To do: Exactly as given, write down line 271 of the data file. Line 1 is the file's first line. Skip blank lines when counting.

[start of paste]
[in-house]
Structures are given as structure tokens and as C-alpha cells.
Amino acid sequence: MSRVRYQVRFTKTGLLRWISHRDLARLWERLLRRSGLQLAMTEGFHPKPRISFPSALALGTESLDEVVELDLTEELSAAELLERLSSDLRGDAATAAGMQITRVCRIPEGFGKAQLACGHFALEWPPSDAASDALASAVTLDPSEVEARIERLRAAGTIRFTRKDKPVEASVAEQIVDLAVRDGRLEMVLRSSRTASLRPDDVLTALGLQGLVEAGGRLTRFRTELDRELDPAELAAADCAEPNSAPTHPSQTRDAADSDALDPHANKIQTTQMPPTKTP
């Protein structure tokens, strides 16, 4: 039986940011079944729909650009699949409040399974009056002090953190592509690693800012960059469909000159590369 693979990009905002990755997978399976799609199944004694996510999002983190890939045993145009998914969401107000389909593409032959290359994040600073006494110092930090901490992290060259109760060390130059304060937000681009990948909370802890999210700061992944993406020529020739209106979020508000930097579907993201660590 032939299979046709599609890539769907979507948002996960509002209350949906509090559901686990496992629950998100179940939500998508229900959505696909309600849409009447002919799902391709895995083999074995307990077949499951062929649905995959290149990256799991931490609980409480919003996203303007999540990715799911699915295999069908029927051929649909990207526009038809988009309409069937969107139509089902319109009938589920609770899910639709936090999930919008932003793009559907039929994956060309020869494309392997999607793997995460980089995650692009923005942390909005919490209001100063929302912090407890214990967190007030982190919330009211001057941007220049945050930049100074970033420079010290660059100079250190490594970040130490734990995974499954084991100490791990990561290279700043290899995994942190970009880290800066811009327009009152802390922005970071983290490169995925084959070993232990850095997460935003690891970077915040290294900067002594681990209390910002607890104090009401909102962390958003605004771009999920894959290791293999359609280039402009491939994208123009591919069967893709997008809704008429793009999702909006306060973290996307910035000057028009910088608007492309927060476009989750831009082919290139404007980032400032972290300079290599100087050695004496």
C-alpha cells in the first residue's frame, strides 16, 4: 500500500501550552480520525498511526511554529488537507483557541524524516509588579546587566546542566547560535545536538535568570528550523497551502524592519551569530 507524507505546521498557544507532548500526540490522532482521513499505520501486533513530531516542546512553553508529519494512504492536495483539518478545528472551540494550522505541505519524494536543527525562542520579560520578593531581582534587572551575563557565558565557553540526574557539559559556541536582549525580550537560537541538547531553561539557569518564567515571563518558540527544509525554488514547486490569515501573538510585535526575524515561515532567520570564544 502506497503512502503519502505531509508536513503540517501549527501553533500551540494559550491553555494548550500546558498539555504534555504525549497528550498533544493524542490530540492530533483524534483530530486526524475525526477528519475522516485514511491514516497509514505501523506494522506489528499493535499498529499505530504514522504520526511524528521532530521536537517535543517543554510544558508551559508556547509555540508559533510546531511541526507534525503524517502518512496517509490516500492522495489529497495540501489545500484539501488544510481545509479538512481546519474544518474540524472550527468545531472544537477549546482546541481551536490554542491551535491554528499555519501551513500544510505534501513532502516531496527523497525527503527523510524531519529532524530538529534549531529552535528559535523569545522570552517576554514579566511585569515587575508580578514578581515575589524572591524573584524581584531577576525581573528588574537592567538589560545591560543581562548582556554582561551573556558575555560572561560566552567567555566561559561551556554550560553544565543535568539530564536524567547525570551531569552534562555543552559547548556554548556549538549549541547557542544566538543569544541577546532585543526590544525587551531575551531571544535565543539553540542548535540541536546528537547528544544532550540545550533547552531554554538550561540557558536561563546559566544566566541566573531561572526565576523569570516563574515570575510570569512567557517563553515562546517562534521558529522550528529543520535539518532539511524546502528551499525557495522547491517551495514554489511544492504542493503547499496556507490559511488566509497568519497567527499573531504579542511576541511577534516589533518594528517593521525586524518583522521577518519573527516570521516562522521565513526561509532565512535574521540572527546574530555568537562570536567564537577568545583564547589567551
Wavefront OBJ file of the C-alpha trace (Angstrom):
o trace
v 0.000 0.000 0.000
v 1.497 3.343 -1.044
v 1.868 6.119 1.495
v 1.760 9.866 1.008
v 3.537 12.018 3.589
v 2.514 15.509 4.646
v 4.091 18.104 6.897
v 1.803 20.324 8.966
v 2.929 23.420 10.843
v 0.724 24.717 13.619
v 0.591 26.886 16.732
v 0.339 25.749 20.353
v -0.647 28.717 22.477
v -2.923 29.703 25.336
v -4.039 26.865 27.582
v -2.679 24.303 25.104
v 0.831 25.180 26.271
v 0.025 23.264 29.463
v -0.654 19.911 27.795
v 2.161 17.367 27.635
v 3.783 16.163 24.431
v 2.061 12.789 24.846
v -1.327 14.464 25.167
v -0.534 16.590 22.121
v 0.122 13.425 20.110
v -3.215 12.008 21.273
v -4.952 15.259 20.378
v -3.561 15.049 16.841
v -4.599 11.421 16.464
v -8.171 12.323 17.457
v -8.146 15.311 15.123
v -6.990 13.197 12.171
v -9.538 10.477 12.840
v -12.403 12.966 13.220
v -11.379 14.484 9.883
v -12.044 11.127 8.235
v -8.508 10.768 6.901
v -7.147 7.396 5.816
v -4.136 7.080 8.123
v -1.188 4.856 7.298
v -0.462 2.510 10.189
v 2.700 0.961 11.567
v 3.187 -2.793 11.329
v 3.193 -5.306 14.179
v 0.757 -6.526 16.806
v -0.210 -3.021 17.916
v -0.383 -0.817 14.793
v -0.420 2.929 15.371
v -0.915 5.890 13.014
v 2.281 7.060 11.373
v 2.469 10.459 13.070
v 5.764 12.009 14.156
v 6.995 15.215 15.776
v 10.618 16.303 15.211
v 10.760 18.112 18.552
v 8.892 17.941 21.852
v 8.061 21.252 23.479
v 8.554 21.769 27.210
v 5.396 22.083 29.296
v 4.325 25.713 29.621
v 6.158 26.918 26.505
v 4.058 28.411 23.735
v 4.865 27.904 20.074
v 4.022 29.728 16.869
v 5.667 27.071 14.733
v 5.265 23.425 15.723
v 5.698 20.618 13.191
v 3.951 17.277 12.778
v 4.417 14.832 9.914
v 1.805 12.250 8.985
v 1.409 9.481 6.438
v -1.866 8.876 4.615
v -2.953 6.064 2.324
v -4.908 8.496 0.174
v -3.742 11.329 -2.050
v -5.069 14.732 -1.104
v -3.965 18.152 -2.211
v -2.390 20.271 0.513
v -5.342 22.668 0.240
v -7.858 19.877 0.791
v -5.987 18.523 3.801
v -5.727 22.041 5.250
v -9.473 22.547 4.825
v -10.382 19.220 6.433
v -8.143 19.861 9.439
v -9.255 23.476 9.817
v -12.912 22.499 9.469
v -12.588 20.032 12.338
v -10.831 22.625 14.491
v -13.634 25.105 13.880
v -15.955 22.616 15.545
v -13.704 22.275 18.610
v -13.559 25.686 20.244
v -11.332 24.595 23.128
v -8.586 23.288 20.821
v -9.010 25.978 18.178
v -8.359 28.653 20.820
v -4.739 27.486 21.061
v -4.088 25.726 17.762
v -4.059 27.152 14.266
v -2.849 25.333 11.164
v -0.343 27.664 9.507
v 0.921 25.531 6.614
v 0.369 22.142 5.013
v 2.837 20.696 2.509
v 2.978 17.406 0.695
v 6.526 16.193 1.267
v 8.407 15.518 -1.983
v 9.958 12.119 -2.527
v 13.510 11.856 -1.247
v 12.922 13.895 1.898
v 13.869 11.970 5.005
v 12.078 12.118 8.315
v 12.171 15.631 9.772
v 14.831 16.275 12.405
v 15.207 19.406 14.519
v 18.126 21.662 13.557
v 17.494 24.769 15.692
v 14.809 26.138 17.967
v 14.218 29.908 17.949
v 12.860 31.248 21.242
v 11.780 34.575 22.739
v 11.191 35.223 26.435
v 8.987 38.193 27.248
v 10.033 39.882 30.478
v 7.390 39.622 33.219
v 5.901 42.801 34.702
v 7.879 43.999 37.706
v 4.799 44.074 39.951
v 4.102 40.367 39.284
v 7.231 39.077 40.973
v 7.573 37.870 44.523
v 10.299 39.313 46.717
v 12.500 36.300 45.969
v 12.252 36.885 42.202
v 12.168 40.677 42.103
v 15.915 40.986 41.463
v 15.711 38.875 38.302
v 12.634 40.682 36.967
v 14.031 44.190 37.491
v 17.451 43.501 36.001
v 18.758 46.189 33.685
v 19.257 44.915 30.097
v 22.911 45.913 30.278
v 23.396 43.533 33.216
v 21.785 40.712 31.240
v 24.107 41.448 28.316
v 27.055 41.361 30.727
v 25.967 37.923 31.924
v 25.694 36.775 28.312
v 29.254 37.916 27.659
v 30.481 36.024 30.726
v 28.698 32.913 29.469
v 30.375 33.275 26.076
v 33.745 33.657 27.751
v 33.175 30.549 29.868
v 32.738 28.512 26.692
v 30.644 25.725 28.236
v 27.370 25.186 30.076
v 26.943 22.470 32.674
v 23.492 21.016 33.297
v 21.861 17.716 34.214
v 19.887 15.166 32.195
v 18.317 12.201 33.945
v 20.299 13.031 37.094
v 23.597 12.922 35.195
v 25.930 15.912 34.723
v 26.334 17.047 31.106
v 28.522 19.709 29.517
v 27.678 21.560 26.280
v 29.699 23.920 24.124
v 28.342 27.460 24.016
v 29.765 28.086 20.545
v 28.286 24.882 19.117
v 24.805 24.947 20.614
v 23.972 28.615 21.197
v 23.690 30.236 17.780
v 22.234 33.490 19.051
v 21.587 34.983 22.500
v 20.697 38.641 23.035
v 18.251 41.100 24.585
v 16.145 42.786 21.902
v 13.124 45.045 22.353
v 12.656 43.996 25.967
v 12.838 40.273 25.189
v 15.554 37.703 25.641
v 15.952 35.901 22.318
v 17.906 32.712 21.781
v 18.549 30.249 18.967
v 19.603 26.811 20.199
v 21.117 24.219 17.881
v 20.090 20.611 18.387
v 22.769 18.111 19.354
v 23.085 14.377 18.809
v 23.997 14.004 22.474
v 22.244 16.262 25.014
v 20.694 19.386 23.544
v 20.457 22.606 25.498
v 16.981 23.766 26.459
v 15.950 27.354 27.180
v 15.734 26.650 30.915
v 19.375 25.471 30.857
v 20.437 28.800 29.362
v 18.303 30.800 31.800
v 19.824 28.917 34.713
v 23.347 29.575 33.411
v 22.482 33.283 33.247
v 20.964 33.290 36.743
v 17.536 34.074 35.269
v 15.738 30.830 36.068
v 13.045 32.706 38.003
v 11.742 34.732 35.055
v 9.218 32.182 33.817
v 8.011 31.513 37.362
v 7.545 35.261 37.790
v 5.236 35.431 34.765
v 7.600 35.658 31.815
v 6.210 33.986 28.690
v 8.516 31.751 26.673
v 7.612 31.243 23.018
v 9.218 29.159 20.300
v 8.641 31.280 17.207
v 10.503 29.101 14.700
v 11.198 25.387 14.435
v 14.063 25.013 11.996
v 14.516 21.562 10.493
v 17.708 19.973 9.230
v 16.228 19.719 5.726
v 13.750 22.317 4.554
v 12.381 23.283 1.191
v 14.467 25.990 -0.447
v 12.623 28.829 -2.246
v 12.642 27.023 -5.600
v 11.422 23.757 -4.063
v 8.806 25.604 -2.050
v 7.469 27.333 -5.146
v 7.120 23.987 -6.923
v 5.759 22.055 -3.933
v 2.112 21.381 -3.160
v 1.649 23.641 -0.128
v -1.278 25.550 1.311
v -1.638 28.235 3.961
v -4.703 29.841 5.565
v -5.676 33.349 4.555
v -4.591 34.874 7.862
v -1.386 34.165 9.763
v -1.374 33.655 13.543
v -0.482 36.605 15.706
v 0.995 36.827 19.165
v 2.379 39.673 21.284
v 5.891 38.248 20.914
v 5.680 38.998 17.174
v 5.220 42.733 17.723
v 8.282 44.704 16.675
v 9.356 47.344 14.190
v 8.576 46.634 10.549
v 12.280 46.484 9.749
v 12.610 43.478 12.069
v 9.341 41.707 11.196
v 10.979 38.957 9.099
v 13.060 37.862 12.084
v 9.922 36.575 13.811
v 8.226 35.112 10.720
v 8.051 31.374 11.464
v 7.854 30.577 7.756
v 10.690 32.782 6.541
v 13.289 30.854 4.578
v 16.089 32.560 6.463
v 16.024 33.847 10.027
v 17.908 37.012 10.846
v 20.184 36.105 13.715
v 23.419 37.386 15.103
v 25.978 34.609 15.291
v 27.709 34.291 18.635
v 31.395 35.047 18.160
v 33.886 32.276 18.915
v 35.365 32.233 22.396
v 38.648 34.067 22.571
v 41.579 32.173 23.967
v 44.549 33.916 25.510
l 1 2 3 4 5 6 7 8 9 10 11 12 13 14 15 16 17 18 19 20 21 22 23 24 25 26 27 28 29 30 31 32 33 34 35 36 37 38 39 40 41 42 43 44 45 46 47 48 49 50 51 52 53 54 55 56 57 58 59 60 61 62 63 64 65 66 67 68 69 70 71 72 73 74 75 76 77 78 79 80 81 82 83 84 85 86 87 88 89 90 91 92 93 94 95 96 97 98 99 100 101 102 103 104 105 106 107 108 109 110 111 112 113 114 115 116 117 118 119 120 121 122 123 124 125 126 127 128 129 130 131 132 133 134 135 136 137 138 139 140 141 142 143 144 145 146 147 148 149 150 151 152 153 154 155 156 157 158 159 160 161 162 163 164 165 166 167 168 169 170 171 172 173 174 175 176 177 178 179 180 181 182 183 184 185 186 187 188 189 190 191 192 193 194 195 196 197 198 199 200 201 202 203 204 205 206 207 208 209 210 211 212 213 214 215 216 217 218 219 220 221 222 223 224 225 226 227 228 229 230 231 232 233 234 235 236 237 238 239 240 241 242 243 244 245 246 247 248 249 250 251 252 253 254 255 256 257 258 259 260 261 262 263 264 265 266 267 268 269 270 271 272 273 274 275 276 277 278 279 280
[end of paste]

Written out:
v 8.051 31.374 11.464